Common Operations and Commands

Last updated: 2020-09-22 17:14:19

    1. What is the Linux server load average?

    Load is used to measure the workload of a server; that is, the length of the queue of tasks to be executed by the CPU. The greater the value, the more processes that are currently running or waiting to be executed.

    2. How can I check the Linux server load?

    You can run the w, top, uptime, and procinfo commands or access the /proc/loadavg file to view the load.
    Please refer to "Installing Software in the Linux Environment" for instructions on how to install the procinfo tool.

    3. What should I do when the server load is too high?

    The server load/load average is displayed based on the length of the process queue. A high server load (we recommend referencing the 15-minute average) may be caused by insufficient CPU resources, I/O read/write bottlenecks, insufficient memory resources, or intensive computing tasks. We recommend you run the vmstat, iostat, and top commands to identify the reason for the high load and optimize the processes.

    4. How do I check the server memory usage?

    You can check the server memory usage by running the free, top (after running, you can press shift+m to sort the memory), vmstat, and procinfo commands or by accessing the /proc/meminfo file.

    5. How do I check the memory usage of a single process?

    You can check the memory usage of a single process by running the top -p PID, pmap -x PID, and ps aux|grep PID commands or by accessing the /proc/$process_id (process PID) /status file (for example, the /proc/7159/status file).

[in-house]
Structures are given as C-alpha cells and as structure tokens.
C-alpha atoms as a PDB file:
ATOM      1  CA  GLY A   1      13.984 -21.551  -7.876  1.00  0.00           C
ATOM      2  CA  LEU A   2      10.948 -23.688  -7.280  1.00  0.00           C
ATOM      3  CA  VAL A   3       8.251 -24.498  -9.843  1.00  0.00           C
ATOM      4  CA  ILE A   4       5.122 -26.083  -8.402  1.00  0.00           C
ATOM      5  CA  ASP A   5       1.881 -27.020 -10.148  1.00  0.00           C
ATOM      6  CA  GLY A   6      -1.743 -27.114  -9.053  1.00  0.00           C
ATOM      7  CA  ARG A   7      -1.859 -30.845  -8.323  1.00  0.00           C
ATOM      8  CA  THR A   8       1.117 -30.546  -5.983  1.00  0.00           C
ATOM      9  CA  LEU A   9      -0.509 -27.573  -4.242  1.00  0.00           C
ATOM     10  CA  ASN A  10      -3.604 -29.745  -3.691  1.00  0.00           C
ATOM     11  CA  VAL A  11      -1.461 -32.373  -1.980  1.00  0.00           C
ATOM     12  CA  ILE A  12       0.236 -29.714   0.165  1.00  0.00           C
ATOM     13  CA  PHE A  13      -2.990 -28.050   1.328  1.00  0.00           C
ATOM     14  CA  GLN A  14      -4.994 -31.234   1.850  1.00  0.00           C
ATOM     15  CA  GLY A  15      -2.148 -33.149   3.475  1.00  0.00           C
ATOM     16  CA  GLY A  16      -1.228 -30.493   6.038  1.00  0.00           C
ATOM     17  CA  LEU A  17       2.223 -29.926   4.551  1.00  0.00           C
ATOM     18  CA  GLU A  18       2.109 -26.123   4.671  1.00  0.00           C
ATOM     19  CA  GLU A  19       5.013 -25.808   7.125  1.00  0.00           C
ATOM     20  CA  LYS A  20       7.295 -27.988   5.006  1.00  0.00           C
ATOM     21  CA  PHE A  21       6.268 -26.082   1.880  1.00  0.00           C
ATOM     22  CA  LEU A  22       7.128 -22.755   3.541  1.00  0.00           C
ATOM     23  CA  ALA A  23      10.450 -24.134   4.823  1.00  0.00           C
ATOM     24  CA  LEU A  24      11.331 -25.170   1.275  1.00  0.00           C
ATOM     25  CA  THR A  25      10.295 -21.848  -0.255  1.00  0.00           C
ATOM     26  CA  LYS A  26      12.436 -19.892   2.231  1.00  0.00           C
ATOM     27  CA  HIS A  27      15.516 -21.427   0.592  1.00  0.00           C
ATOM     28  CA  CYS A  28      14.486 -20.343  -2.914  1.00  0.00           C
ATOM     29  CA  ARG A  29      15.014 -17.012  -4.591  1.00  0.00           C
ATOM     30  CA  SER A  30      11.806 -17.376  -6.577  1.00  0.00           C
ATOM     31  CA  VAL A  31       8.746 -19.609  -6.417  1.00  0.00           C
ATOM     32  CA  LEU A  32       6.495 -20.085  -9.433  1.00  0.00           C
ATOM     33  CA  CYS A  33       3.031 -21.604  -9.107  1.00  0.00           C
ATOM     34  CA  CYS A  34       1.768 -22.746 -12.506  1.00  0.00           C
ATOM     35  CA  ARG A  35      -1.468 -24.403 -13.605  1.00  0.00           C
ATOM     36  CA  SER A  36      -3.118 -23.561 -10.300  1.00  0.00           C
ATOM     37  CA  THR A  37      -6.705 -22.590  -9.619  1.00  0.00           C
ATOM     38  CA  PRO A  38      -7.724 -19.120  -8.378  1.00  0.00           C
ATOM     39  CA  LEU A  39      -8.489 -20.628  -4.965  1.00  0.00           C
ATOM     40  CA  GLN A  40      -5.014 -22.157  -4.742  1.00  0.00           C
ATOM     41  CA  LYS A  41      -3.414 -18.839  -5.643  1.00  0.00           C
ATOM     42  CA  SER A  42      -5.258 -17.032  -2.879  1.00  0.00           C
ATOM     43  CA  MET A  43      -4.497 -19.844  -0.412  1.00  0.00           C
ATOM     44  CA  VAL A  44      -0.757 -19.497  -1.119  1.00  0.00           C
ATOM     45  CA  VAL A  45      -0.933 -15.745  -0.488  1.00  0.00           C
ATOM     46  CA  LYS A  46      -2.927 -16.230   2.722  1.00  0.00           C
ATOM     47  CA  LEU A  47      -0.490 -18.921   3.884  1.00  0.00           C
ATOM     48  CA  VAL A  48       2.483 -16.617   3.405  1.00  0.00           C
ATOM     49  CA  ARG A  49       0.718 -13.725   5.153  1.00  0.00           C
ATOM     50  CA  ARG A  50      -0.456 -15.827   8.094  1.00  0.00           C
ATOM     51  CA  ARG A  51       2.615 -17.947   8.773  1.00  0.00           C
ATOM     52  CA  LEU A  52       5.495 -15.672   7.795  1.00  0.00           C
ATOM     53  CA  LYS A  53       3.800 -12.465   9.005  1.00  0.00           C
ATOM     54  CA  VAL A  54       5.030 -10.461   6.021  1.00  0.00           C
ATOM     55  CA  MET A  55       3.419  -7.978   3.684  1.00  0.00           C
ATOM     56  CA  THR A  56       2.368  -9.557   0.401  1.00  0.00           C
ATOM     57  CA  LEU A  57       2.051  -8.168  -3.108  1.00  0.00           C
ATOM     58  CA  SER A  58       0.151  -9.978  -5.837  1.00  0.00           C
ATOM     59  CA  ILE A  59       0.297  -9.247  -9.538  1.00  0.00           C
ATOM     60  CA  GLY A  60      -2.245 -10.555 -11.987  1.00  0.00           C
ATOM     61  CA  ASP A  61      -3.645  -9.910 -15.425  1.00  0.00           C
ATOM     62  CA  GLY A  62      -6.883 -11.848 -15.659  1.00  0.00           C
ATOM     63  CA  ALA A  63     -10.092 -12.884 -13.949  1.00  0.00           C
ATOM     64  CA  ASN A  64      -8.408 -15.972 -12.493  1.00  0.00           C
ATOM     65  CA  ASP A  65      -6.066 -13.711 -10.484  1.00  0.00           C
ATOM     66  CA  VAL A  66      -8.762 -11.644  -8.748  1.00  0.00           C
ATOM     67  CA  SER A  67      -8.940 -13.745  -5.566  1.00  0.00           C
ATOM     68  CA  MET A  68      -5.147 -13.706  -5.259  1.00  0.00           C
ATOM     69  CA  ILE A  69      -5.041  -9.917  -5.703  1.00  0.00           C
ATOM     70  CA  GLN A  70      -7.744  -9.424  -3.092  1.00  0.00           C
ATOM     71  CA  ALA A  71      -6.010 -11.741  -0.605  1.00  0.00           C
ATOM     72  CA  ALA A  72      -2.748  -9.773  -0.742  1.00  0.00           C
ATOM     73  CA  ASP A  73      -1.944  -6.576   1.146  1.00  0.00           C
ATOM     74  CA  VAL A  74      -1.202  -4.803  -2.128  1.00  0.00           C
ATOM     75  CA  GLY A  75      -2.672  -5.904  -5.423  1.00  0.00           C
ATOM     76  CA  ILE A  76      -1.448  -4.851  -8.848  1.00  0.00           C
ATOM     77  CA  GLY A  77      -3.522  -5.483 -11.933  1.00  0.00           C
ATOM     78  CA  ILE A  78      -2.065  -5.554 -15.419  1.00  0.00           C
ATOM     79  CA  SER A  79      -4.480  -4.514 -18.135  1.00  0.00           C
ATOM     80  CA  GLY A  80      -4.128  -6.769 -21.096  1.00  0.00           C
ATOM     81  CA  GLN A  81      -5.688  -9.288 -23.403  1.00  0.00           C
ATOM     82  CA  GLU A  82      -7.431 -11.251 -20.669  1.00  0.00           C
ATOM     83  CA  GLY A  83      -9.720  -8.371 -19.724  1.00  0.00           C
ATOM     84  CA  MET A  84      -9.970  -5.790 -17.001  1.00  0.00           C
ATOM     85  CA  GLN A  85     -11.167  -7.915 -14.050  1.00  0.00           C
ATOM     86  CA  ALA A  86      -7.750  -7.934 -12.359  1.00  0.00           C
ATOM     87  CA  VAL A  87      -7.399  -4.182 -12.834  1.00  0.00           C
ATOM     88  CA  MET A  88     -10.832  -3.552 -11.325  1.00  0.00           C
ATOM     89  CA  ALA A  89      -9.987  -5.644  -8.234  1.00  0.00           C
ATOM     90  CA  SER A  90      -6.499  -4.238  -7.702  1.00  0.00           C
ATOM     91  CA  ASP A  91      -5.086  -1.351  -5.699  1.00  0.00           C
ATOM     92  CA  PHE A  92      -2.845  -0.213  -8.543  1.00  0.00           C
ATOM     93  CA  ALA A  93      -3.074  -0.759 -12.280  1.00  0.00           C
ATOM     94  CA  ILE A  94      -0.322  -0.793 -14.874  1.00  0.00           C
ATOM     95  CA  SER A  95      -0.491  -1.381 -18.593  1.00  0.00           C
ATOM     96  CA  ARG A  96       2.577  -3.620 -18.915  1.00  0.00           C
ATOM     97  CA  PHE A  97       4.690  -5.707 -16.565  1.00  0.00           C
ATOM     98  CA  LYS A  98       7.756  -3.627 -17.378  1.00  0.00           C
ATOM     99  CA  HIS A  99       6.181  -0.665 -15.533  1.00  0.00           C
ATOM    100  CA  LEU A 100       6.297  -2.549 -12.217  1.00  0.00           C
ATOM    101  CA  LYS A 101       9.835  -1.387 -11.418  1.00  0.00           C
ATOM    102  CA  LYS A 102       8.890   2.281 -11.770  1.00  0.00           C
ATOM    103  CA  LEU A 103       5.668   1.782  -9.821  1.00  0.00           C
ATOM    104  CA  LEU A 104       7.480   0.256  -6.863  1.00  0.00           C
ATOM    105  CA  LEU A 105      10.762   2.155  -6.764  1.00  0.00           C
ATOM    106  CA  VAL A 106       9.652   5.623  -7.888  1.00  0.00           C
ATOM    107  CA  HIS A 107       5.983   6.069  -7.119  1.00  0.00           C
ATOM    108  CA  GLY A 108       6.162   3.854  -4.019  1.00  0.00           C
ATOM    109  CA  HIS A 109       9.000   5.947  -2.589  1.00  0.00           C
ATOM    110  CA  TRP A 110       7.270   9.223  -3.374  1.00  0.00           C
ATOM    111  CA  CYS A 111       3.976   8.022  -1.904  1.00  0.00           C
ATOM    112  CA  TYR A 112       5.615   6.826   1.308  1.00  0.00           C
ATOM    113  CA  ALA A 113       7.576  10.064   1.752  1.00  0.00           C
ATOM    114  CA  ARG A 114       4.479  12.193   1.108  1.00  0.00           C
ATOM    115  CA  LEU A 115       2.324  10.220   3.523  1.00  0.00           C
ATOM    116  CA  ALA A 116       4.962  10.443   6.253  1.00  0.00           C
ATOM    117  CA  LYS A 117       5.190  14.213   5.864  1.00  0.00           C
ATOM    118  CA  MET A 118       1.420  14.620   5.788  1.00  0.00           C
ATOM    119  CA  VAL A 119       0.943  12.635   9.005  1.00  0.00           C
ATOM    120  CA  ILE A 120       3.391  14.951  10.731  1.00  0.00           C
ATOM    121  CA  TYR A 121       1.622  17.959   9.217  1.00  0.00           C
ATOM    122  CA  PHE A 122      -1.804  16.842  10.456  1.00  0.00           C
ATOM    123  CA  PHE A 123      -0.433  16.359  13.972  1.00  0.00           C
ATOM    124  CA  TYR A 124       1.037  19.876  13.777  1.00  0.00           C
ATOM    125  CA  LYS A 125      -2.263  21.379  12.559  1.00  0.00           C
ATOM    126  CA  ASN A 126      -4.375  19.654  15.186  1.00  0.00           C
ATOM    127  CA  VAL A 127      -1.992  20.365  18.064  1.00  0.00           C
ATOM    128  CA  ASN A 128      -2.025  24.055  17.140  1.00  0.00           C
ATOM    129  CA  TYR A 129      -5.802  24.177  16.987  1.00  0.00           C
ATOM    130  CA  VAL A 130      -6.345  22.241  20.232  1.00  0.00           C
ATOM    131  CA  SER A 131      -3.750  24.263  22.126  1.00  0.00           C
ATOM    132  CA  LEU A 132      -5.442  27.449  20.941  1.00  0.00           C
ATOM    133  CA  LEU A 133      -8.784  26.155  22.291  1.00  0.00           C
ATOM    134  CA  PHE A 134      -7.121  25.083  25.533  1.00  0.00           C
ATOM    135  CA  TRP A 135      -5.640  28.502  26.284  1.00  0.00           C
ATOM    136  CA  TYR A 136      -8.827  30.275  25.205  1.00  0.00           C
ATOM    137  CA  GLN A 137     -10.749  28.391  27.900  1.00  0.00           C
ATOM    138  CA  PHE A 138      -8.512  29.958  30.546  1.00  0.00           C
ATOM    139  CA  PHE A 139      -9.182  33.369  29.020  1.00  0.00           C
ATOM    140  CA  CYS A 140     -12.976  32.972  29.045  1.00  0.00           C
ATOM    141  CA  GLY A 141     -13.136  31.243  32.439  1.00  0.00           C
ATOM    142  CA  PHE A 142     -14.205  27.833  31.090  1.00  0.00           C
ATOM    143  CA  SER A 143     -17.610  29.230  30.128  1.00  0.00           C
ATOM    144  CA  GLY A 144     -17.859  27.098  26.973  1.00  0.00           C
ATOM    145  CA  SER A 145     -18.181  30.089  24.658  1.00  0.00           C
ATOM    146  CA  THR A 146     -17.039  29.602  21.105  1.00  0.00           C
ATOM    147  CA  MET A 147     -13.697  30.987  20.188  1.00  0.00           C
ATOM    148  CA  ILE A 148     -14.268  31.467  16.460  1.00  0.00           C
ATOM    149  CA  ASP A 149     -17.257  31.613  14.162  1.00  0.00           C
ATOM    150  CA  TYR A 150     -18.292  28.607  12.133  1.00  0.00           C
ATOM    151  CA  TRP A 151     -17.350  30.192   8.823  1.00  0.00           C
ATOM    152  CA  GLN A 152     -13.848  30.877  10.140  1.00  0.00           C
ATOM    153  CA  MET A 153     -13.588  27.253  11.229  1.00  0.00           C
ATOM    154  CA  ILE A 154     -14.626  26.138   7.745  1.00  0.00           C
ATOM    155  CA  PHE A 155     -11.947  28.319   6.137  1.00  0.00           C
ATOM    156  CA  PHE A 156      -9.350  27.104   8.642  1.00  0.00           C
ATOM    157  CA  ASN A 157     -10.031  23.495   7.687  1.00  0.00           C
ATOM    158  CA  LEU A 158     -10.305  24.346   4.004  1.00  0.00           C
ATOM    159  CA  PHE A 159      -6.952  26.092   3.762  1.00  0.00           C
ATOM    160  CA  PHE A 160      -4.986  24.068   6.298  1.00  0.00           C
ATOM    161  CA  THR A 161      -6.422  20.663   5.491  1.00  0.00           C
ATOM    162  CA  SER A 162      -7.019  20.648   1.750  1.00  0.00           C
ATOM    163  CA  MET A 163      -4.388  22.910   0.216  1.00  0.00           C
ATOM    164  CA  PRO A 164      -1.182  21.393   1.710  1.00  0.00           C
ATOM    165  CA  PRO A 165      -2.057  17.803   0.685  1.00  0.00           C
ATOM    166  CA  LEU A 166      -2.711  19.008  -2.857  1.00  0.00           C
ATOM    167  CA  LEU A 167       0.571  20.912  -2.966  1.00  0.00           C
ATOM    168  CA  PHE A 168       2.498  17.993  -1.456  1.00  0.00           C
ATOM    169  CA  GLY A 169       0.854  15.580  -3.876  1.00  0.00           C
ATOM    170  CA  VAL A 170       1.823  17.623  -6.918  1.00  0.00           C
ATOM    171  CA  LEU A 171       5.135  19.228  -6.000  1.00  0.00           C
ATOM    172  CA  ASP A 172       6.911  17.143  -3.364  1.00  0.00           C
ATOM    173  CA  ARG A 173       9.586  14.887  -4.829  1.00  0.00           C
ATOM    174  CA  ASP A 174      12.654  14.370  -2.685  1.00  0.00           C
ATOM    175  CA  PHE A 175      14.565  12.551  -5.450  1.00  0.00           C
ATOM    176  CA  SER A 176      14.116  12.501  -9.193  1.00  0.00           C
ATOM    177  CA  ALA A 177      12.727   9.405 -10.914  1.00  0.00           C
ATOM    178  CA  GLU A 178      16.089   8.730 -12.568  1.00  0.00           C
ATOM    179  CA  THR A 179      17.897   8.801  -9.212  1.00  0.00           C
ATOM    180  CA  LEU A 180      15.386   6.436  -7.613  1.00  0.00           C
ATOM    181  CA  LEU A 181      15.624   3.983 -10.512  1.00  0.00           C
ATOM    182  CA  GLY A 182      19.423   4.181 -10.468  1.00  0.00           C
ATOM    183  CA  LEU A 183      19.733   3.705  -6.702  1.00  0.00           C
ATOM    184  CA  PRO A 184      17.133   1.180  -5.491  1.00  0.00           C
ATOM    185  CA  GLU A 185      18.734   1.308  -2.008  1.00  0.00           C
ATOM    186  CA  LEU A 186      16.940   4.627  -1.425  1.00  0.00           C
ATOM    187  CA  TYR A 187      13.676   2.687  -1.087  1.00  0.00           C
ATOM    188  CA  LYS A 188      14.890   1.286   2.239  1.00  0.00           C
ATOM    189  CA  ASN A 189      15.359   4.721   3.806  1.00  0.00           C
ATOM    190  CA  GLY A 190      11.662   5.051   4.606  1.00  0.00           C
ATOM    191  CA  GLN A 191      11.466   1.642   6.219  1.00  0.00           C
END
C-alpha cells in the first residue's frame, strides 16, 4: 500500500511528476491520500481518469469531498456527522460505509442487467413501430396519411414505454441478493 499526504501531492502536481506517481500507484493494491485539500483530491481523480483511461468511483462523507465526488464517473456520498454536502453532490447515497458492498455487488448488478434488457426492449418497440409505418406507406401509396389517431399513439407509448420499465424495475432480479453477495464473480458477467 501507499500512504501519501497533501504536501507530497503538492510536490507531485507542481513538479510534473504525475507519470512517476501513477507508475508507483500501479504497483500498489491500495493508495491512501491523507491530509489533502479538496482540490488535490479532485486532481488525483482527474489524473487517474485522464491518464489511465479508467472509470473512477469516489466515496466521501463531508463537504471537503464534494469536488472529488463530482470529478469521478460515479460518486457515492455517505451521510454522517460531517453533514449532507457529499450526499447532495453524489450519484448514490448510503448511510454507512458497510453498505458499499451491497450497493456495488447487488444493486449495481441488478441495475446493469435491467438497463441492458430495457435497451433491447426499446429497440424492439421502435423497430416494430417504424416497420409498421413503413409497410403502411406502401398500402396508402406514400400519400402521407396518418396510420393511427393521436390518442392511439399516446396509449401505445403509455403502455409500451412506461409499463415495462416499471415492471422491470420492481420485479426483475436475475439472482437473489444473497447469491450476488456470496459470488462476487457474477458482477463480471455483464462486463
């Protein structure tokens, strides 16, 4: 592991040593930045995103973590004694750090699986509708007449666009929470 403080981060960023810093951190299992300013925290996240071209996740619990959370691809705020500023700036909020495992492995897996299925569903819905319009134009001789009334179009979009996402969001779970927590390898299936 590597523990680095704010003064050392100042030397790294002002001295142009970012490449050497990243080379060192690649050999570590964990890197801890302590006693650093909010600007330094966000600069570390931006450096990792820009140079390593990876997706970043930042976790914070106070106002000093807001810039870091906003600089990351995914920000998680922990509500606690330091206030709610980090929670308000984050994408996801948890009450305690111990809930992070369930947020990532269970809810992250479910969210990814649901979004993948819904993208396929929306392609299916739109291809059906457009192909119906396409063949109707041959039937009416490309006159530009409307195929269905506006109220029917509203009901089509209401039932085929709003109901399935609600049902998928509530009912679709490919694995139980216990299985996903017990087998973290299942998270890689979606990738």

6. How do I check the services and ports that are currently in use?

    You can check the services and ports that are currently in use by running the netstat -tunlp, netstat -antup, and lsof -i:PORT commands.

    7. How do I check the server process information?

    You can check the server process information by running the ps auxww|grep PID, ps -ef, lsof -p PID, and top -p PID commands.

    8. How do I stop a process?

    You can run kill -9 PID (PID indicates the process ID) and killall program name (for example, killall cron) to stop a process.
    To stop a zombie process, you need to kill the parent process by running kill -9 ppid (ppid indicates the parent process ID, which can be queried by running ps -o ppid PID (for example, ps -o ppid 32535)).

    9. How do I locate a zombie process?

    You can run top to view the total of zombie processes, and run ps -ef | grep defunct | grep -v grep to locate a specific zombie process.

    10. Why can't I enable the server port?

    You need to check the operating system and the application to ensure a port is enabled.
    Only the root user can enable ports below 1024 on the Linux operating system. Run sudo su - to obtain root permissions before enabling the server port.
    For application issues such as port conflicts or configuration problems, use the application startup logs to troubleshoot them. The Tencent server system uses port 36000.

    11. What are the commands commonly used to check the performance of a Linux server?

    Command Name Description
    top top is a task manager program that monitors the overall performance of the system.

    This command can be used to display information such as the system load, the process, the CPU, the memory, and paging. Use `shift+m` and `shift+p` to sort the processes by memory usage and CPU usage.

    vmstat vmstat is a computer system monitoring tool mainly used for virtual memory that collects and displays summary information about CPU, processes, memory paging, and IO.